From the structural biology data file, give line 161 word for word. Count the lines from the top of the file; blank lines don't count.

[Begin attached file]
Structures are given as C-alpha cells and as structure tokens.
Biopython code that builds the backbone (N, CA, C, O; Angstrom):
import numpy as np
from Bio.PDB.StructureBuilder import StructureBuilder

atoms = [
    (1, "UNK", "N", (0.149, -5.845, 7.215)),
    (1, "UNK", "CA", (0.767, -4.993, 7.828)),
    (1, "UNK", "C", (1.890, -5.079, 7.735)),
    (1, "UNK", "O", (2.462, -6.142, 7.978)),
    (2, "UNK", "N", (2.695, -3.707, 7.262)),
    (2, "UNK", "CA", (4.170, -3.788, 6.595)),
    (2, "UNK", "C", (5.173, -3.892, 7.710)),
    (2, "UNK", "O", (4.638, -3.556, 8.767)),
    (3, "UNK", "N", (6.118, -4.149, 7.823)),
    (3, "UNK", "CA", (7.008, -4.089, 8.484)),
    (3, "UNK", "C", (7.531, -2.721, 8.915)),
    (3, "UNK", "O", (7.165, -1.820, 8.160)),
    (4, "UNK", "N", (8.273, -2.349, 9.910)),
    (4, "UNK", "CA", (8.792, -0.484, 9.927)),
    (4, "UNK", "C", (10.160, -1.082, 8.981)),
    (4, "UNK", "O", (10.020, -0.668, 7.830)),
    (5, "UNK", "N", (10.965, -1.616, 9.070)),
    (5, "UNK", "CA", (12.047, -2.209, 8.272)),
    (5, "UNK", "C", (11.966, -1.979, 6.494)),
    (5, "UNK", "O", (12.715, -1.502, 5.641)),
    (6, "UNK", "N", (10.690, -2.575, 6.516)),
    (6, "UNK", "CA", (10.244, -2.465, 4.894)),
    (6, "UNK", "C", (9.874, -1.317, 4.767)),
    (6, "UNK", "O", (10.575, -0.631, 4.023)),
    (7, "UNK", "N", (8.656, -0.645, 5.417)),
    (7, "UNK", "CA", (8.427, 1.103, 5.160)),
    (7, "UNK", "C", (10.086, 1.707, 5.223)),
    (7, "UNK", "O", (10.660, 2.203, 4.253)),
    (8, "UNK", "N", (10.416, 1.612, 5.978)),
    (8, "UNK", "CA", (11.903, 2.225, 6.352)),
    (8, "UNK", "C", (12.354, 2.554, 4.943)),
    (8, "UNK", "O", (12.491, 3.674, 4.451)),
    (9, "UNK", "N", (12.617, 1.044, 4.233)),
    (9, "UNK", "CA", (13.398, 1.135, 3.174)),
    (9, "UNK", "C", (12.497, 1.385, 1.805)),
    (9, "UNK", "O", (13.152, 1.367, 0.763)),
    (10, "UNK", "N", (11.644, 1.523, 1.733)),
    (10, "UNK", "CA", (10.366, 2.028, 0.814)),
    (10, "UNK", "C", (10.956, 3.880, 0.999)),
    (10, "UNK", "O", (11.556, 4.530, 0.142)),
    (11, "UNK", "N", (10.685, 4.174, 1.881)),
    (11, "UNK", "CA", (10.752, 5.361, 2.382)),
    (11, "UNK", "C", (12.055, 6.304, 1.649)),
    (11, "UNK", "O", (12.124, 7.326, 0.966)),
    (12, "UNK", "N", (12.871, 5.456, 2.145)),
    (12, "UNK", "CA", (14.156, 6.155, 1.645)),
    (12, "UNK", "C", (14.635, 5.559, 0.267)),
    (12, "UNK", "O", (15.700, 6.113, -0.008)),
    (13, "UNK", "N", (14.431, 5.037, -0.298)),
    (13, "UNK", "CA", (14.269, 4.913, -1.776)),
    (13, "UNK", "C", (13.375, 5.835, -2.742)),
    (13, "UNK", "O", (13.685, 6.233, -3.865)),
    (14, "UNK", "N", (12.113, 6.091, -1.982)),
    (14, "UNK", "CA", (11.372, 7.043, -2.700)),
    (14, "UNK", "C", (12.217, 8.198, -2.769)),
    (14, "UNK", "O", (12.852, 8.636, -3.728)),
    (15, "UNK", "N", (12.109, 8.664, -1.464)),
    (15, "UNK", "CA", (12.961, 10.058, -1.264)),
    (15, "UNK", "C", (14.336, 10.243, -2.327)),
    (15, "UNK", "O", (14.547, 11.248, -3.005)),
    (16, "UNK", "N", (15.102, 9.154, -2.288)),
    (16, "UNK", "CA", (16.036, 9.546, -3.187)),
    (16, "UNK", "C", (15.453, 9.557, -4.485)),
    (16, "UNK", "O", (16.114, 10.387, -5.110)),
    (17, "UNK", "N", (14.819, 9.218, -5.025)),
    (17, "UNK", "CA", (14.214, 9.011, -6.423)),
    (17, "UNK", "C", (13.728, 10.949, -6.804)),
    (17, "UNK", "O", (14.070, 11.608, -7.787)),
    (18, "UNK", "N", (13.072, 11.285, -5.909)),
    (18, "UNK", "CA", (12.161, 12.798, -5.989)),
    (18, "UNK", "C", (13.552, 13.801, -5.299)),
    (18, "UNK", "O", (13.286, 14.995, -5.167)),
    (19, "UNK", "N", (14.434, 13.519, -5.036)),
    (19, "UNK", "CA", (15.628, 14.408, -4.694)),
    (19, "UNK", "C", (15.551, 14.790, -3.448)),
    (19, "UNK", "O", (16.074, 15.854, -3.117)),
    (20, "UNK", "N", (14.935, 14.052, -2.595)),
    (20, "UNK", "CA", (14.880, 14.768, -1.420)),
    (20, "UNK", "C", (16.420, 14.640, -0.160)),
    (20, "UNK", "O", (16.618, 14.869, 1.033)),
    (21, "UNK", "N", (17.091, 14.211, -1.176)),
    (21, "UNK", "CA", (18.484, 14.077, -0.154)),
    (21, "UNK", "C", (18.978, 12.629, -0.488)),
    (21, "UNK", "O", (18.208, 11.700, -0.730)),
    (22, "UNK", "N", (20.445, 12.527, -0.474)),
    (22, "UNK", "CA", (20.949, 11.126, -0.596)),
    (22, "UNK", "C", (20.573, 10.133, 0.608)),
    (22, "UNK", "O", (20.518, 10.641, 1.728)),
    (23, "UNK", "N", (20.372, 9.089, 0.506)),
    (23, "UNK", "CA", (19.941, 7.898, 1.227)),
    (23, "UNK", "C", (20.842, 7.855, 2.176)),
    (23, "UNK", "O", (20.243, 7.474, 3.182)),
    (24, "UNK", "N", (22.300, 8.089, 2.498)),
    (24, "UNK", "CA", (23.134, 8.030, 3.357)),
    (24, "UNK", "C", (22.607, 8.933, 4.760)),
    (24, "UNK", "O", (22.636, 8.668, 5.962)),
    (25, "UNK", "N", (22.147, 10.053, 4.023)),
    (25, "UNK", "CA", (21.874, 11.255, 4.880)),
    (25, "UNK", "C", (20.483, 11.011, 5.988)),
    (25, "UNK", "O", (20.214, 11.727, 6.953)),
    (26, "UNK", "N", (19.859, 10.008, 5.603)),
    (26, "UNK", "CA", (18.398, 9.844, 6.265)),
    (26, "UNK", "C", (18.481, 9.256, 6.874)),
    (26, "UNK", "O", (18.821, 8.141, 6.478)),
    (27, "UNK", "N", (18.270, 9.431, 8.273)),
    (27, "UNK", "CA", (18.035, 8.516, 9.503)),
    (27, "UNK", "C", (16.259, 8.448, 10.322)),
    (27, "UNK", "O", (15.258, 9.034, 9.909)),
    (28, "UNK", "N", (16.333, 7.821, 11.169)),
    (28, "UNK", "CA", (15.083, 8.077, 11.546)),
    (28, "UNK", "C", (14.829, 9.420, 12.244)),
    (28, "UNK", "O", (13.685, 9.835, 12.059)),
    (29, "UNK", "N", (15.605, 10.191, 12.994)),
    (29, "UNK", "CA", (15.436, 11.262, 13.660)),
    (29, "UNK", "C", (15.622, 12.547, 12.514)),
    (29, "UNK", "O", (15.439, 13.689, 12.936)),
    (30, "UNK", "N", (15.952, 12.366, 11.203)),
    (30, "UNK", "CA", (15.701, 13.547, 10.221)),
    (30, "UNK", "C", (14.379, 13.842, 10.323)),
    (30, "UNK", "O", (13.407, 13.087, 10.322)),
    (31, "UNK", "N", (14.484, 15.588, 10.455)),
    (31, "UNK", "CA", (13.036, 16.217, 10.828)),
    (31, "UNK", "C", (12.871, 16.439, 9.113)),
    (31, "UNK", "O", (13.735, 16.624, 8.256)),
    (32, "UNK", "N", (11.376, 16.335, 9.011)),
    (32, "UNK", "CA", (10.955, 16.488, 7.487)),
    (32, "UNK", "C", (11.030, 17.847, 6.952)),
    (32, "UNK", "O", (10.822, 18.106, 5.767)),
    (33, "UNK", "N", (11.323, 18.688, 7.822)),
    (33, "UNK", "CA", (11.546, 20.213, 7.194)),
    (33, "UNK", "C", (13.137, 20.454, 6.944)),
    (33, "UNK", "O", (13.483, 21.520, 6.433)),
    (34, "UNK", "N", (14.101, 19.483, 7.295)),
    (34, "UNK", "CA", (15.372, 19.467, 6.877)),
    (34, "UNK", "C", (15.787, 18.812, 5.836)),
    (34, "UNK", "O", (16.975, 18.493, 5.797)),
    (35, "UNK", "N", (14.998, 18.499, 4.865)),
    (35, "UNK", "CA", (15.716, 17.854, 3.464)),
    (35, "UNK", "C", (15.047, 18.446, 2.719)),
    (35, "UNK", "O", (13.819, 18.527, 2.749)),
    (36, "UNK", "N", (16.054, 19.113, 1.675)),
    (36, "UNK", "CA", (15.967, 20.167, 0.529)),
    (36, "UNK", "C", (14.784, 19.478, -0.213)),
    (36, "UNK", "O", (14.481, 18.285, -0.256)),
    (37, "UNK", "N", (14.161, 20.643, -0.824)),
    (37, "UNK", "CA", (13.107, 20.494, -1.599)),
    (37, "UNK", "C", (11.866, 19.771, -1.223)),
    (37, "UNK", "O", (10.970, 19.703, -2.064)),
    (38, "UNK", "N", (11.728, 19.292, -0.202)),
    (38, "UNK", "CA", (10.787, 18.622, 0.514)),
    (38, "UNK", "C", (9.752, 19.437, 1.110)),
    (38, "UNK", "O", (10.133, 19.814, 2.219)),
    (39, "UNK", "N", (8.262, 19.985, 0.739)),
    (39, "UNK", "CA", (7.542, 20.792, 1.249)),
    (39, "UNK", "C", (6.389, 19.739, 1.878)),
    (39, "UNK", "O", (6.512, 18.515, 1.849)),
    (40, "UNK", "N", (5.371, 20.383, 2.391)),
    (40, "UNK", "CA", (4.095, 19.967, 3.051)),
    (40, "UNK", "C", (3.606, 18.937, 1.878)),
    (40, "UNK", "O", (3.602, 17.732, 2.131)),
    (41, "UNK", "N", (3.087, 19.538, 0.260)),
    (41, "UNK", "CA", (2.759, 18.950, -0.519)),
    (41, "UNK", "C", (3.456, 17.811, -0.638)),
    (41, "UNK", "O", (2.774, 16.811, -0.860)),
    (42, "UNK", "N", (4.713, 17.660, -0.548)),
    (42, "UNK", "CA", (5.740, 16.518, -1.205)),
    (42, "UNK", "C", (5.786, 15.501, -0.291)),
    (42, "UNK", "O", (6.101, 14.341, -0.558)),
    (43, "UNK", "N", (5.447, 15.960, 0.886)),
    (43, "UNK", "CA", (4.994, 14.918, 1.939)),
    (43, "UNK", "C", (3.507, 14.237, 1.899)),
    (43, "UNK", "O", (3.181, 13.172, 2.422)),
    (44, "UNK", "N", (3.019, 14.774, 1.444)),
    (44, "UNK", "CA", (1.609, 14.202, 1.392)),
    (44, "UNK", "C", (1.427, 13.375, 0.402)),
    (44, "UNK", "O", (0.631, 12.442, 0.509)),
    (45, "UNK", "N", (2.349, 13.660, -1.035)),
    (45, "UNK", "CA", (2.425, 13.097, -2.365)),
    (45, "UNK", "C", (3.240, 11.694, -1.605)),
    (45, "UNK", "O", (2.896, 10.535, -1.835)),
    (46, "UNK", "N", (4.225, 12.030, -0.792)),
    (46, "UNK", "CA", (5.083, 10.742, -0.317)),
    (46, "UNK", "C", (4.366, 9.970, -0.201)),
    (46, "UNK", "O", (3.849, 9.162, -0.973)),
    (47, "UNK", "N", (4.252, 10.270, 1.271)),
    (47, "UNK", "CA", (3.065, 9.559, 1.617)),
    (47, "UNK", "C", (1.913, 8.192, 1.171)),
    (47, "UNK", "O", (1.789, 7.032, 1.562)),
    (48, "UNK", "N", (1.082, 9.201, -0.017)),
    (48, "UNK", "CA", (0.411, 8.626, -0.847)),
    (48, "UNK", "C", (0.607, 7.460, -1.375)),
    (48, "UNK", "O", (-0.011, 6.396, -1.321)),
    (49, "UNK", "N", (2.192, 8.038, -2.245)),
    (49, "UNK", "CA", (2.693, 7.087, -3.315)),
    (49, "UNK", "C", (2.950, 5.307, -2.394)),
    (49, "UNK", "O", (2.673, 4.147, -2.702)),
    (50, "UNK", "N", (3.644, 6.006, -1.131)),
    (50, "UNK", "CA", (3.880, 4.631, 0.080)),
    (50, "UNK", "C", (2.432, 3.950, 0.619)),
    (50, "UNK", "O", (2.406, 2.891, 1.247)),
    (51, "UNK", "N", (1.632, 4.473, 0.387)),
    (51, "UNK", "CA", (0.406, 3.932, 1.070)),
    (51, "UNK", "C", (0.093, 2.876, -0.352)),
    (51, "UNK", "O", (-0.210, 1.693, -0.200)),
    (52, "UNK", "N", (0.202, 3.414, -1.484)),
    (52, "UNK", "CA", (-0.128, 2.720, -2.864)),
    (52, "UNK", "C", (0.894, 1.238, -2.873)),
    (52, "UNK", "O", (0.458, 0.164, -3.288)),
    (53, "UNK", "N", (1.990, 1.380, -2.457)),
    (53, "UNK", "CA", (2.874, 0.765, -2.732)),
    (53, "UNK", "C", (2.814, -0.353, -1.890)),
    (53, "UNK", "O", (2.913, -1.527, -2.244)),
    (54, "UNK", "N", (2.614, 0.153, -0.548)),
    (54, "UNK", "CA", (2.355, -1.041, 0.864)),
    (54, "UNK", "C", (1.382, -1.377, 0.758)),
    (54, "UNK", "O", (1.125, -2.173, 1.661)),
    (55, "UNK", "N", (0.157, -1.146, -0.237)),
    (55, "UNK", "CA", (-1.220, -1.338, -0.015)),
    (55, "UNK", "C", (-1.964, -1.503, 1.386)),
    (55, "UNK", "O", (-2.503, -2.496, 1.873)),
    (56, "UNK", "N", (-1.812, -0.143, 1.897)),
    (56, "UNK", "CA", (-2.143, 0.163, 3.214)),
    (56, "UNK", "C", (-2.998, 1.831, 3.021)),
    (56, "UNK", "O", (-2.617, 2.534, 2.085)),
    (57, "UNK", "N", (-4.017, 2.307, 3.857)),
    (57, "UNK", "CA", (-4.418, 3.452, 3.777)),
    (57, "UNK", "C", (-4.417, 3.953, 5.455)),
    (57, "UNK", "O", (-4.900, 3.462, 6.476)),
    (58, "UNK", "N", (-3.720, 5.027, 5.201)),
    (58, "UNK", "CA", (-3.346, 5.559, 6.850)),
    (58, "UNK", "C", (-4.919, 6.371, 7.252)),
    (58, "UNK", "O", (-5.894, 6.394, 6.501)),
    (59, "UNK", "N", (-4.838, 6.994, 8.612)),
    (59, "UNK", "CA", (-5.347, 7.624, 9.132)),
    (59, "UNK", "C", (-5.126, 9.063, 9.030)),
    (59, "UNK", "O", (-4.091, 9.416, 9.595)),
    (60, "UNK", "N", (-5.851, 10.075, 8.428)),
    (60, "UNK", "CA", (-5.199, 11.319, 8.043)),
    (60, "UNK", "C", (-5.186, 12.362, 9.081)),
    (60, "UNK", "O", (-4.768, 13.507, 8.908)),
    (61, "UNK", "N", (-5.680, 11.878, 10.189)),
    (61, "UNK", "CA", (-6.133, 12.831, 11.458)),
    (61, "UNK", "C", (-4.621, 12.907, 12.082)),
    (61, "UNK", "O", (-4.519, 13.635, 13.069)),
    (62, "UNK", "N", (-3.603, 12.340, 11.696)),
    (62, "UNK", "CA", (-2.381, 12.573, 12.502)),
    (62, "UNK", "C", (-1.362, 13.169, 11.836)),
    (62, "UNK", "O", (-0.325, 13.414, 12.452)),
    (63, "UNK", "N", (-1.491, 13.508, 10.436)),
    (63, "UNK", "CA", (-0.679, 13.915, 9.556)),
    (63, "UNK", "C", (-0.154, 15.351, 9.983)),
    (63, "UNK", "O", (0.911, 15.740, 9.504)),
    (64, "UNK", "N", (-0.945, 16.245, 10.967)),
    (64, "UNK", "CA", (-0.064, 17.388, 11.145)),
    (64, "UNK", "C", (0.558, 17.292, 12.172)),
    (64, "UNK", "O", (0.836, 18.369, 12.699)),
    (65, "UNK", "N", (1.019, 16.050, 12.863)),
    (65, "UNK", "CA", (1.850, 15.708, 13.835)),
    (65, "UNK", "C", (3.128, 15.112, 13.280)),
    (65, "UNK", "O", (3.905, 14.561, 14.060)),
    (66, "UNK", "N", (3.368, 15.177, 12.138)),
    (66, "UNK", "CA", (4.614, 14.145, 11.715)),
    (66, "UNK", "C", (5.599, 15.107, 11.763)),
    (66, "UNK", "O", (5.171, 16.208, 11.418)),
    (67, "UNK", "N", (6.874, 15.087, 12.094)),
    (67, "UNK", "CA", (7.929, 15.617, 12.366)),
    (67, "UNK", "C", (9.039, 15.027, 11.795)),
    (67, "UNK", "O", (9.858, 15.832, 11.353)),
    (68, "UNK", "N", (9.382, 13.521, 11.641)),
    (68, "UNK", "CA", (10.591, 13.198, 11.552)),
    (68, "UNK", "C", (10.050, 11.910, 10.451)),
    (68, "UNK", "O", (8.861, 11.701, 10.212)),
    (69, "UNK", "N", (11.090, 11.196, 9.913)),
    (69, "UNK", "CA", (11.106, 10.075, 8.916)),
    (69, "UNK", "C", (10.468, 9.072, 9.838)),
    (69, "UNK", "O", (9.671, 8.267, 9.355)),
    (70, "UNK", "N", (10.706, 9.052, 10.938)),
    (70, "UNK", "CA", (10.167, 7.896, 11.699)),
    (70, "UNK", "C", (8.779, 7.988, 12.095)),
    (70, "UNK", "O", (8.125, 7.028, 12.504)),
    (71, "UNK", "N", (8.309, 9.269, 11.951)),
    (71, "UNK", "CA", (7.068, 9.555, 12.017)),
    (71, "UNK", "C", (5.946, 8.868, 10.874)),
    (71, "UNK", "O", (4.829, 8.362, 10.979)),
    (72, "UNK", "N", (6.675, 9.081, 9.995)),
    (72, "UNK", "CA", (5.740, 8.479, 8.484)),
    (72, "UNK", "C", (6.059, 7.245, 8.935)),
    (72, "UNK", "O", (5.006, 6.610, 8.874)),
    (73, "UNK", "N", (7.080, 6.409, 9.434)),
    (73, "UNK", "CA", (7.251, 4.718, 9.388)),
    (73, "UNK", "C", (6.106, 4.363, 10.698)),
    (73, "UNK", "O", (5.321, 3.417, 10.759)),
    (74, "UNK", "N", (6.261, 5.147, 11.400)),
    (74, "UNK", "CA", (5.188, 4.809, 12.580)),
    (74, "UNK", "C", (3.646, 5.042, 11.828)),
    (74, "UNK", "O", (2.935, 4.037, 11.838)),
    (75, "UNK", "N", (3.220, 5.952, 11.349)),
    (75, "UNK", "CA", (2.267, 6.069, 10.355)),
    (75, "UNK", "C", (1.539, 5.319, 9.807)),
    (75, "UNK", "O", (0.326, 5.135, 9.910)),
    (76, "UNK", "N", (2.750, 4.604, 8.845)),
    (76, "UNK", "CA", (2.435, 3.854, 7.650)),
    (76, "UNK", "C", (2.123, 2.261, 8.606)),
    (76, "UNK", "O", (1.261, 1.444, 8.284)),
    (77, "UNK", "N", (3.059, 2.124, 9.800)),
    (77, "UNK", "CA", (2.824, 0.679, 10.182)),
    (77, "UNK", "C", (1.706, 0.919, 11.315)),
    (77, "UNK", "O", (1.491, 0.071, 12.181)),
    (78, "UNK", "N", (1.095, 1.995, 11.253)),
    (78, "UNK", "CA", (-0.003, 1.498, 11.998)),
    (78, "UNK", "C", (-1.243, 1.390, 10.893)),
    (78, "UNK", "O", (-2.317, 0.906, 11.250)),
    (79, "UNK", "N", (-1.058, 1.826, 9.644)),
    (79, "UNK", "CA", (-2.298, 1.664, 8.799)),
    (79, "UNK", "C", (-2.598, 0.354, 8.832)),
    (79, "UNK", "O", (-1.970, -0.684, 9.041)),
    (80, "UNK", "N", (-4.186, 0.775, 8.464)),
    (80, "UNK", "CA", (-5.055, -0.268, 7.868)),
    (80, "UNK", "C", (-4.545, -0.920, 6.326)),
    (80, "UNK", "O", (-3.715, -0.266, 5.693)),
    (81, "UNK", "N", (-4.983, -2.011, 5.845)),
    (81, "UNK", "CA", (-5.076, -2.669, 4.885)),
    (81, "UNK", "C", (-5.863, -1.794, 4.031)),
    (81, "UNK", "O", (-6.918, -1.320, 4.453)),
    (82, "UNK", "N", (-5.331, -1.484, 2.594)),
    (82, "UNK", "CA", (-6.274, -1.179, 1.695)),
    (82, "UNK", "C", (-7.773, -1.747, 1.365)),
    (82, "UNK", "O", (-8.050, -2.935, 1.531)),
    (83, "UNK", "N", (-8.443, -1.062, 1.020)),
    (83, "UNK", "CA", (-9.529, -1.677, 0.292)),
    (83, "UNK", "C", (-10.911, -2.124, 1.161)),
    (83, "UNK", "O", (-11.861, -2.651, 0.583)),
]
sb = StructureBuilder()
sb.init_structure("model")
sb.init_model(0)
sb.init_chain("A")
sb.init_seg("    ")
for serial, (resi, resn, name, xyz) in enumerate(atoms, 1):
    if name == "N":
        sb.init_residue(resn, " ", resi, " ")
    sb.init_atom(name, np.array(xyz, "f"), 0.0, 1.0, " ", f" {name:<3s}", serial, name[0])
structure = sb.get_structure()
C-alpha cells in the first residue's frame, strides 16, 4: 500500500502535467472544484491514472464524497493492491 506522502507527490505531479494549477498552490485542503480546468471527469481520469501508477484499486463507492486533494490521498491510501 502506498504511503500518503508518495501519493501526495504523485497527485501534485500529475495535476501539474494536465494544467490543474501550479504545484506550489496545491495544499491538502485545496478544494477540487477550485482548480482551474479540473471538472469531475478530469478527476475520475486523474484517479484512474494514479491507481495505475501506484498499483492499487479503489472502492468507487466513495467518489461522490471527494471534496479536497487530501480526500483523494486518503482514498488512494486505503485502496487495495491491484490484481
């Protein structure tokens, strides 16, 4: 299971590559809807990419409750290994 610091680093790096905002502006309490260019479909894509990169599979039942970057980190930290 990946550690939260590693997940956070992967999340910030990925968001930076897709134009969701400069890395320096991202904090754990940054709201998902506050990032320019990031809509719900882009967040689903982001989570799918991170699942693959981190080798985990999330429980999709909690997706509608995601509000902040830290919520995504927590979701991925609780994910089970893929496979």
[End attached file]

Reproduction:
    (39, "UNK", "O", (6.512, 18.515, 1.849)),